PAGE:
The final question is political: with the OECD having largely led the way in setting international tax rules since the 1960s, will its member countries – including those of the EU – accept the shift to a globally inclusive alternative framework? If they oppose it, what are the likely outcomes? Given the central responsibility for cross-border tax abuse of European countries and their dependent territories, what are the likely outcomes of an agreement that includes most European countries, and one that goes ahead without them?

The Africa Group has led the process so far at the UN General Assembly, with strong G77 backing, and the region has detailed common positions that are now being updated by the relevant continental institutions and date back to the original report of the High Level Panel on Illicit Financial Flows out of Africa. The Colombian, Chilean and Brazilian governments are leading a process to explore regional positions, through the recent creation of the Regional Tax Cooperation Platform for Latin America and the Caribbean.

Some OECD members have been the most vocal in opposition (the US, Japan and South Korea in particular). But in Europe, which dominates the OECD’s membership, there has been an almost complete absence of engagement – even as the UN process has moved ahead with growing momentum.

EU countries have also been almost silent, despite being among the largest losers from cross-border tax abuse and often presenting itself as a driver of change. Of the 38 OECD member countries, 22 are EU members. Of the remaining 5 EU members, 3 are in the process of accession to the OECD. The European Parliament has called for the EU and member states to engage fully in the process to negotiate a UN tax convention, but so far to no avail.

This international policy research conference will address these three questions, and has collated a series of papers that explore these questions. The underlying emphasis is on improving the prospects for European engagement in a UN process that can support meaningful progress against tax abuse in European countries and globally, to curb inequalities within and between countries, and to strengthen states’ ability to respond to the climate crisis.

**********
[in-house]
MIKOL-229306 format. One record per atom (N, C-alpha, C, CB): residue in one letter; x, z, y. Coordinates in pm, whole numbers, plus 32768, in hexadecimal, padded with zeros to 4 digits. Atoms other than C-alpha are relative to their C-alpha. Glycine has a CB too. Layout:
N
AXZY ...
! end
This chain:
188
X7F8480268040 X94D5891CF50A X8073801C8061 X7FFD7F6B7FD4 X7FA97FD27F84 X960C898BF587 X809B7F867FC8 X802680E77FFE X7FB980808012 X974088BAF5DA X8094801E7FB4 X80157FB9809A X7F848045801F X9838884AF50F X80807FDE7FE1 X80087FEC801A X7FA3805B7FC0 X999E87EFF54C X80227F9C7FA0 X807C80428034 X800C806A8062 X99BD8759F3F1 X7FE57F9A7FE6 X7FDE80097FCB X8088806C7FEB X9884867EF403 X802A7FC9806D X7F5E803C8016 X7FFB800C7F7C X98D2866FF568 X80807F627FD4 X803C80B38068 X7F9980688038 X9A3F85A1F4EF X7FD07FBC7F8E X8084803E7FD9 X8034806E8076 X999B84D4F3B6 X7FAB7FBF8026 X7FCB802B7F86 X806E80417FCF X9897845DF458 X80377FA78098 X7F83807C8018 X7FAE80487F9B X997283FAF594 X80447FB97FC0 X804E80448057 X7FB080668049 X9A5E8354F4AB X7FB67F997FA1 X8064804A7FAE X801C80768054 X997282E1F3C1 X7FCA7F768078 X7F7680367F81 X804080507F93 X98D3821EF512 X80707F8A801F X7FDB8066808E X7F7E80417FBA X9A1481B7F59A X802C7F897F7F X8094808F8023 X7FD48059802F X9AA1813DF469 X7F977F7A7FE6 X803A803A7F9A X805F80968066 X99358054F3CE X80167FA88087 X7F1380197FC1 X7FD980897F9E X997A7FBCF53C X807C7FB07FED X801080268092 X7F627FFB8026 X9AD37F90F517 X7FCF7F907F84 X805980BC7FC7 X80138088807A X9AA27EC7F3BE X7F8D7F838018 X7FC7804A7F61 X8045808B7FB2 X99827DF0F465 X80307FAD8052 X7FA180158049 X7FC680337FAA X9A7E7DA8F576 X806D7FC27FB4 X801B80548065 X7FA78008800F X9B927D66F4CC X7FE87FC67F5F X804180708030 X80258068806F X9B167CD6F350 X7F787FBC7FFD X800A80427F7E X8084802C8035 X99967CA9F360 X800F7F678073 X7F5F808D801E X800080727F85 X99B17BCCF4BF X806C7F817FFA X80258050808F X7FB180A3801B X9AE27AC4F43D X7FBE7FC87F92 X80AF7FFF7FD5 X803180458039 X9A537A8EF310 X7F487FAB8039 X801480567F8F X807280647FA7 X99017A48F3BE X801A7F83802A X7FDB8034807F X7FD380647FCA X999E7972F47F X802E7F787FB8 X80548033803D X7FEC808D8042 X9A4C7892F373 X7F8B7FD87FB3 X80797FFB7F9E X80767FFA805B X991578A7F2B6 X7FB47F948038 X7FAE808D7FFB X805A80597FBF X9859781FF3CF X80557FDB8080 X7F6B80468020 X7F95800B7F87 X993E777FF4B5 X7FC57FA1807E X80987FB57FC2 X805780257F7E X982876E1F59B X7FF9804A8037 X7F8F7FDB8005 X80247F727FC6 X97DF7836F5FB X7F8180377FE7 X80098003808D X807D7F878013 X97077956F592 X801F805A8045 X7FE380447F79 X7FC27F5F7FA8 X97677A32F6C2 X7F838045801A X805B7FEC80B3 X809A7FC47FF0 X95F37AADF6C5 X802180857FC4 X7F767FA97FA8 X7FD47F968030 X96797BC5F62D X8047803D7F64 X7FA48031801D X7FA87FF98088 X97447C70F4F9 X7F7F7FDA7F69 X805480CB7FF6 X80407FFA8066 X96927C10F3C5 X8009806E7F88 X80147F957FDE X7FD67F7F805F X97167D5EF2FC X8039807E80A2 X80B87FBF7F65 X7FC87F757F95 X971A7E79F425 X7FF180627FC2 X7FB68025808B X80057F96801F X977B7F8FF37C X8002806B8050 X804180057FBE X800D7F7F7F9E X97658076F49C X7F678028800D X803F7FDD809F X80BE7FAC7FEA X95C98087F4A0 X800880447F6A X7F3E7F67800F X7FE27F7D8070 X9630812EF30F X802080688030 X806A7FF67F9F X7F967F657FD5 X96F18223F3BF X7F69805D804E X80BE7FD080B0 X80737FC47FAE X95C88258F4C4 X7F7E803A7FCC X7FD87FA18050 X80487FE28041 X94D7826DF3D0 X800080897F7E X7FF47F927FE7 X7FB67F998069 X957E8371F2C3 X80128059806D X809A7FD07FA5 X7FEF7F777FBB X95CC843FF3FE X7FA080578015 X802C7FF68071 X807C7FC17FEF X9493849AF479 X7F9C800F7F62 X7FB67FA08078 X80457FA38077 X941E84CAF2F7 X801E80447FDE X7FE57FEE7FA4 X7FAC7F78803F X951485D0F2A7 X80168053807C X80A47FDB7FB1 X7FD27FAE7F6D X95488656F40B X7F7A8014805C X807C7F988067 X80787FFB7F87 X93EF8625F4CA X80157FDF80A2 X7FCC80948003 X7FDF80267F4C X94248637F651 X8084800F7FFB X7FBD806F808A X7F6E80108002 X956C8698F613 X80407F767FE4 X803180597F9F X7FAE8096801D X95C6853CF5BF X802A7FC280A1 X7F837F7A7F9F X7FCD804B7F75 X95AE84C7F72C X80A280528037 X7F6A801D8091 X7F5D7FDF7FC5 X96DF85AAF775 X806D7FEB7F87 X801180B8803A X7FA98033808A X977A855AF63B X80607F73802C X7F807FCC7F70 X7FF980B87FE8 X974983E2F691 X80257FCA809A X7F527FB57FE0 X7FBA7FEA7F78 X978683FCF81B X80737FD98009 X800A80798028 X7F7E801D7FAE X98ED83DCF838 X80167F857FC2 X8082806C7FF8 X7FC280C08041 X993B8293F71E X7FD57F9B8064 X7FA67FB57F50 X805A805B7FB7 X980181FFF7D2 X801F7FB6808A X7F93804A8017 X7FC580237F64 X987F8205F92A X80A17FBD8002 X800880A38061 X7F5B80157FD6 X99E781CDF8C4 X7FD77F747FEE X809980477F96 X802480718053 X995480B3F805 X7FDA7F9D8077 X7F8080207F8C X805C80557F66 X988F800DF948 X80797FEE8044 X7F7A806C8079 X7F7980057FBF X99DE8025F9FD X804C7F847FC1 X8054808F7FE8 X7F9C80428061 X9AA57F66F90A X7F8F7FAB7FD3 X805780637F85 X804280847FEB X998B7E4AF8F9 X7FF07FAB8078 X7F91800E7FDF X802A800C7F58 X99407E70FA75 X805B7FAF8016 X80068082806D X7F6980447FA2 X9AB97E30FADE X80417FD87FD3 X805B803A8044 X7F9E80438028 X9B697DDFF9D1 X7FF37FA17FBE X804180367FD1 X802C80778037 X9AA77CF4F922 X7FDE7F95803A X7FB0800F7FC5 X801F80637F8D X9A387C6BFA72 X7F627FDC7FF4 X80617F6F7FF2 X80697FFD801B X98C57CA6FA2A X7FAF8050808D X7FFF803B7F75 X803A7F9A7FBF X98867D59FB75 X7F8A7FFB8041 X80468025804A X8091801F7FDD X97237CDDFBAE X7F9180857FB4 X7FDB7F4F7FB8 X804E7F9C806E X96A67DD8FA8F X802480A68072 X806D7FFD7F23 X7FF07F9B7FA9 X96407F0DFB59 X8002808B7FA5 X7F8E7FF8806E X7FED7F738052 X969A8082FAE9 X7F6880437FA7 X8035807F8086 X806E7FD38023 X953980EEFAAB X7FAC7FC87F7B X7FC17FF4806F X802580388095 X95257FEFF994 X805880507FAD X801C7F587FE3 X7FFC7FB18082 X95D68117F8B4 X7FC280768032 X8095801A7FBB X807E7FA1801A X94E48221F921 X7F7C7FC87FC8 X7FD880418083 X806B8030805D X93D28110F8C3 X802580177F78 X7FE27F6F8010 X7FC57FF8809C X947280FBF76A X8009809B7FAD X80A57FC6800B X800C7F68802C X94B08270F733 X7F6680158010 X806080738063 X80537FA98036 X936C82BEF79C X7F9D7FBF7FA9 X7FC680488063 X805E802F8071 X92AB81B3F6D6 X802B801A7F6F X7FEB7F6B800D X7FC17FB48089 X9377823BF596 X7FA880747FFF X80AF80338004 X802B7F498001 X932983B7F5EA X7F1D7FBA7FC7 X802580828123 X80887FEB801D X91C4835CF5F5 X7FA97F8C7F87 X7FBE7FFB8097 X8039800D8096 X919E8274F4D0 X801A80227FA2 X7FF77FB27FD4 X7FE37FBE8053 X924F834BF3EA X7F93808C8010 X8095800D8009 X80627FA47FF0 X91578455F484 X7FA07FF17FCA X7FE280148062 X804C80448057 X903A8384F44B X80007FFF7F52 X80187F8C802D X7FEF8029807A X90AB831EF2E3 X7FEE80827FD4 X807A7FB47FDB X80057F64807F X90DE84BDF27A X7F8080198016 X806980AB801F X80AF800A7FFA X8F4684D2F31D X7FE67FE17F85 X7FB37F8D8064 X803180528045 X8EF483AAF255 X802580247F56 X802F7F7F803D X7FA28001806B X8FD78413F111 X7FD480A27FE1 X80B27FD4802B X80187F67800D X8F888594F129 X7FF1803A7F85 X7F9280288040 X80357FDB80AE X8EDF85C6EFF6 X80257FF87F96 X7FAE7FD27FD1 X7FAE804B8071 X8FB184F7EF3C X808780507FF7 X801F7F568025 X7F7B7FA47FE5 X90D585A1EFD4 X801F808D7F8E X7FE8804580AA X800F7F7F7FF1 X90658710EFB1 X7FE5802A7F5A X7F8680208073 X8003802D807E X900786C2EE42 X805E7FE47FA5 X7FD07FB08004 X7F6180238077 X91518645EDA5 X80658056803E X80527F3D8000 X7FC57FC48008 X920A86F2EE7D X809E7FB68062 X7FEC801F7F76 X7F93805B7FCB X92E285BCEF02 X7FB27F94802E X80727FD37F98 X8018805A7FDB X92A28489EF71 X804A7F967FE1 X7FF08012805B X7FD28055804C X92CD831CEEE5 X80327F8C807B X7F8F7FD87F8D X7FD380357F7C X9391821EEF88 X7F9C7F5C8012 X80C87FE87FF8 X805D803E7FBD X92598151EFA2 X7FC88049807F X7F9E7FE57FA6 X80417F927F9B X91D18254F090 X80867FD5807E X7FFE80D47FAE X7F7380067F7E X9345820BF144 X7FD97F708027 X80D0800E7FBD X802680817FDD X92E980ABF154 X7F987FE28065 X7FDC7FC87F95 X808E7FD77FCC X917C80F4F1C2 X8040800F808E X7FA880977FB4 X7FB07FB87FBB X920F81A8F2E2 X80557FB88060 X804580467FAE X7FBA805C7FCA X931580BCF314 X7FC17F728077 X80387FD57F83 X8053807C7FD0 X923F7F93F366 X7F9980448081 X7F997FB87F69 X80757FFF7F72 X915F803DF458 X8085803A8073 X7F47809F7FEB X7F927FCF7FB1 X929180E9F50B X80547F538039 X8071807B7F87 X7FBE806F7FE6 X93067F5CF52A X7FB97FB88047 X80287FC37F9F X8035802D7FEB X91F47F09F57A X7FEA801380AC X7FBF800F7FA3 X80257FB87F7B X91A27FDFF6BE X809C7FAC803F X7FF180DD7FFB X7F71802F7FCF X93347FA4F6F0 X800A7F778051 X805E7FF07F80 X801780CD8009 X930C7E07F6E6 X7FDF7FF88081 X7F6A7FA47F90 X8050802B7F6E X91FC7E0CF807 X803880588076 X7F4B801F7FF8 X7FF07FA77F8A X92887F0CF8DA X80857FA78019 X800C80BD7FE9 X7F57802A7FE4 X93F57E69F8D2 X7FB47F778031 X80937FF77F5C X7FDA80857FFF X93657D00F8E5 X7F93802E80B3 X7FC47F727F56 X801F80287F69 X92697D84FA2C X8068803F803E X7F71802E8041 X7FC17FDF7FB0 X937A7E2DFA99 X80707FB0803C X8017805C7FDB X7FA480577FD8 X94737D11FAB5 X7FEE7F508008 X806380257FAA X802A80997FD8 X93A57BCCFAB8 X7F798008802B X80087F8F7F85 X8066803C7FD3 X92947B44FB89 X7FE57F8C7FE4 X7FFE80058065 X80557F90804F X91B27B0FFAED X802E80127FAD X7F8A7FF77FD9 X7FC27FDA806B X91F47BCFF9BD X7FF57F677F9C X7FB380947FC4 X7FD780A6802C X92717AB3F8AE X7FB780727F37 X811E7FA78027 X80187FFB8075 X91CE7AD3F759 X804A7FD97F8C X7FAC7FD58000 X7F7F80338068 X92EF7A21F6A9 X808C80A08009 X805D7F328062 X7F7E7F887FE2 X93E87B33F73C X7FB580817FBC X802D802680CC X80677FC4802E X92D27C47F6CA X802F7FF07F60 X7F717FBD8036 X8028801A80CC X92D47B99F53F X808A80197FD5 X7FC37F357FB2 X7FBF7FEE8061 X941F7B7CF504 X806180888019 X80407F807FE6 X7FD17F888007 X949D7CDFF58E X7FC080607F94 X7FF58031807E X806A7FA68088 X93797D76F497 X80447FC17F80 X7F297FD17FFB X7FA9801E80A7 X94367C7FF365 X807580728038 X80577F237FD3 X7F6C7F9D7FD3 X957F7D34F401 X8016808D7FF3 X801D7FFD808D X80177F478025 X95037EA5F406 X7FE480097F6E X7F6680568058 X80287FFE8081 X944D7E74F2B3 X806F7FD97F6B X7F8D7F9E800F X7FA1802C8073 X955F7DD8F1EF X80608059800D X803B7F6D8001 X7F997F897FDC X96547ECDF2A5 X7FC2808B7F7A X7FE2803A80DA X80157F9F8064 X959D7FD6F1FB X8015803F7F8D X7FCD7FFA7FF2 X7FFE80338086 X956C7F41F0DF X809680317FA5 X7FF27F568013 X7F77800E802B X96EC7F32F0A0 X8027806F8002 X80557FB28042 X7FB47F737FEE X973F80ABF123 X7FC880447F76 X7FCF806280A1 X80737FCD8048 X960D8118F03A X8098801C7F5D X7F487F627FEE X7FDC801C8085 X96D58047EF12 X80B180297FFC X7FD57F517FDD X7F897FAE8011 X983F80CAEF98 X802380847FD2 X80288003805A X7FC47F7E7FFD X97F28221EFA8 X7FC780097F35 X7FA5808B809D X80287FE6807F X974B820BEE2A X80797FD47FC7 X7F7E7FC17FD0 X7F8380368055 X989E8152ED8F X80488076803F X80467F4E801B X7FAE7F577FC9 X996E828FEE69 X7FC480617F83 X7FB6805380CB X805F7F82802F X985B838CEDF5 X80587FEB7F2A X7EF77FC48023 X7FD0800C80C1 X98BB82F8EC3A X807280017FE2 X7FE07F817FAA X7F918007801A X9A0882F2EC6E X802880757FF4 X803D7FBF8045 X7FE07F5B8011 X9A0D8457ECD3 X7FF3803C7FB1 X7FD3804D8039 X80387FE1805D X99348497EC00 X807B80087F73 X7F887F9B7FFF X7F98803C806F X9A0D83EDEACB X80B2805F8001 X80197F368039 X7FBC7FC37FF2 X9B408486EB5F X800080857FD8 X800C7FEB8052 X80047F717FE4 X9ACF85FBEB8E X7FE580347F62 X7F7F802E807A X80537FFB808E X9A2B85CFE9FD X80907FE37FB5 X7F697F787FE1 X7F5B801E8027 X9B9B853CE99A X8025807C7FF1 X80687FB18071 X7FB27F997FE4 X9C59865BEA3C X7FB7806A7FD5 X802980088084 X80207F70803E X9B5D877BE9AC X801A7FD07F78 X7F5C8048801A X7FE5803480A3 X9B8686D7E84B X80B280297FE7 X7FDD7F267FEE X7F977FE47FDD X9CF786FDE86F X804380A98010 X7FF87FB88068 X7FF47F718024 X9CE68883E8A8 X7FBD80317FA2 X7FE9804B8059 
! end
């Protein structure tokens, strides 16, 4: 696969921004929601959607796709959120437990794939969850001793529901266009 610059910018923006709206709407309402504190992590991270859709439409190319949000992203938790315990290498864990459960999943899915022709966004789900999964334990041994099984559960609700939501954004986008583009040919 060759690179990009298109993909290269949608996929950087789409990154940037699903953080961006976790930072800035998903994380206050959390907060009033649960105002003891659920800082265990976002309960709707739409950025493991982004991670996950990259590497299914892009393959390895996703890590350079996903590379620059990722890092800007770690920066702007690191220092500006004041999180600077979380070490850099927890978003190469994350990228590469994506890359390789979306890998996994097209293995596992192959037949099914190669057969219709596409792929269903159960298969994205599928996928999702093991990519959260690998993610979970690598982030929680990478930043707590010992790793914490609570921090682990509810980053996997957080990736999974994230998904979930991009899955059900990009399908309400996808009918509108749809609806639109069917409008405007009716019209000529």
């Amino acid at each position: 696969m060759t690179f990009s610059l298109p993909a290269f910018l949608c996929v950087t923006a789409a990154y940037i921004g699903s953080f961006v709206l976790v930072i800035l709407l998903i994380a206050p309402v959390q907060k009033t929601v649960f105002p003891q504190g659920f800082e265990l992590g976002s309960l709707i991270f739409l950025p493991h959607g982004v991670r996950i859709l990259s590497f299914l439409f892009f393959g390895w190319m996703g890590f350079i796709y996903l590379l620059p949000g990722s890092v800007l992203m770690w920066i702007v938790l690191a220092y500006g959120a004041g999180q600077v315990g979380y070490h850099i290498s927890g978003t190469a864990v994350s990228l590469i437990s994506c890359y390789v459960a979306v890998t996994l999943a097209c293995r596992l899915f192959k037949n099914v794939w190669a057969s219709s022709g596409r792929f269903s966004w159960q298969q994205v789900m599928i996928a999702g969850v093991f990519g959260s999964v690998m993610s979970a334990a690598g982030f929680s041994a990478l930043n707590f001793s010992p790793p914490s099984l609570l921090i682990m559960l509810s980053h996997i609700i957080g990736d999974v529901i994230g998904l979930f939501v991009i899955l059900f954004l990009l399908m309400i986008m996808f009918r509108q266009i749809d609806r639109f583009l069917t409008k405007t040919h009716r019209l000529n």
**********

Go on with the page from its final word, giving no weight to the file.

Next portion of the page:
Alongside new research, the conference will include high-level policy panels featuring speakers from the EU, international institutions and global civil society, addressing the future of the international tax architecture.

Who should attend?

This conference is free to attend to everyone and is likely to be of particular interest to academics, journalists, NGOs and policy makers working in the international tax policy space, or with a focus on inequality and human rights.

If you are interested in attending, please register your interest by filling this form. Please note that completing this form does not guarantee attendance. Due to limited venue capacity, attendance will be confirmed to delegates offered a space via email.

REGISTER NOW

Alongside new research, the conference will include high-level policy panels featuring speakers from the EU, international institutions and global civil society, addressing the future of the international tax architecture.

Chowdhary, A. & Picciotto, S., 2021, ‘Streamlining the Architecture of International Tax through a UN Framework Convention on Tax Cooperation’, Tax Cooperation Policy Brief 21, https://www.southcentre.int/tax-cooperation-policybrief-21-november-2021/.

Hugo, T. & Løvold, M., 2022, A UN Tax Convention? Exploring the merits and feasibility of a new international convention on tax and financial transparency, Norwegian Academy of International Law, https://intlaw.no/en/reports/report-a-un-tax-convention/.

Ryding, T., 2022, Proposal for a United Nations Convention on Tax, Eurodad/Global Alliance for Tax Justice, https://globaltaxjustice.org/news/ground-breaking-civil-society-proposal-for-a-un-convention-on-tax-is-published/.

Tanzi, V., 1999, ‘Is There a Need for a World Tax Organization?’, 173-186 in A, Razin & E. Sadka, The Economics of Globalization: Perspectives from Public Economics, Cambridge: Cambridge University Press.